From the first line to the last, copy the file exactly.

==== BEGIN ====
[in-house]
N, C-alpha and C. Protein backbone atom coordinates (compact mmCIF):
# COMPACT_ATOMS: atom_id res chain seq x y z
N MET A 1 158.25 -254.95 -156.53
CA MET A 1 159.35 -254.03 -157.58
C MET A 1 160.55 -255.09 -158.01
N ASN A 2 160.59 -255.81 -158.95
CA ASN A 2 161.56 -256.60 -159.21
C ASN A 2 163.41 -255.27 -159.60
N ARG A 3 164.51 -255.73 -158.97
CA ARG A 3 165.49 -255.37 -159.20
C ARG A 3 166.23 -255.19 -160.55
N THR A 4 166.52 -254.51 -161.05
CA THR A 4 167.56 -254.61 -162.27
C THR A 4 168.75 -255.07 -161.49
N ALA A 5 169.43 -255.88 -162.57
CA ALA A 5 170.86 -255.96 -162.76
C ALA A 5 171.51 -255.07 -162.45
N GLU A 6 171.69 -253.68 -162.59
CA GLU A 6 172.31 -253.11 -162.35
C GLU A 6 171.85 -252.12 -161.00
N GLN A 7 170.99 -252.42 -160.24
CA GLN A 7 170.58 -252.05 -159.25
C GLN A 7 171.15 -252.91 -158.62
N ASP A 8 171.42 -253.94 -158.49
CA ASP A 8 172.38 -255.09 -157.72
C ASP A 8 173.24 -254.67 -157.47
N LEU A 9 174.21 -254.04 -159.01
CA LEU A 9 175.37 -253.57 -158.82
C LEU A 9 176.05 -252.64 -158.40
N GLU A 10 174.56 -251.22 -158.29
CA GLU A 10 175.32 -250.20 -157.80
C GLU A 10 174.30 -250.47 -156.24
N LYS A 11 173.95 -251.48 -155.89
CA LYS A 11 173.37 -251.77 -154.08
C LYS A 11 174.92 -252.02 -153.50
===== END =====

[in-house]
N, C-alpha and C. Protein backbone atom coordinates (compact mmCIF):
# COMPACT_ATOMS: atom_id res chain seq x y z
N MET A 1 158.25 -254.95 -156.53
CA MET A 1 159.35 -254.03 -157.58
C MET A 1 160.55 -255.09 -158.01
N ASN A 2 160.59 -255.81 -158.95
CA ASN A 2 161.56 -256.60 -159.21
C ASN A 2 163.41 -255.27 -159.60
N ARG A 3 164.51 -255.73 -158.97
CA ARG A 3 165.49 -255.37 -159.20
C ARG A 3 166.23 -255.19 -160.55
N THR A 4 166.52 -254.51 -161.05
CA THR A 4 167.56 -254.61 -162.27
C THR A 4 168.75 -255.07 -161.49
N ALA A 5 169.43 -255.88 -162.57
CA ALA A 5 170.86 -255.96 -162.76
C ALA A 5 171.51 -255.07 -162.45
N GLU A 6 171.69 -253.68 -162.59
CA GLU A 6 172.31 -253.11 -162.35
C GLU A 6 171.85 -252.12 -161.00
N GLN A 7 170.99 -252.42 -160.24
CA GLN A 7 170.58 -252.05 -159.25
C GLN A 7 171.15 -252.91 -158.62
N ASP A 8 171.42 -253.94 -158.49
CA ASP A 8 172.38 -255.09 -157.72
C ASP A 8 173.24 -254.67 -157.47
N LEU A 9 174.21 -254.04 -159.01
CA LEU A 9 175.37 -253.57 -158.82
C LEU A 9 176.05 -252.64 -158.40
N GLU A 10 174.56 -251.22 -158.29
CA GLU A 10 175.32 -250.20 -157.80
C GLU A 10 174.30 -250.47 -156.24
N LYS A 11 173.95 -251.48 -155.89
CA LYS A 11 173.37 -251.77 -154.08
C LYS A 11 174.92 -252.02 -153.50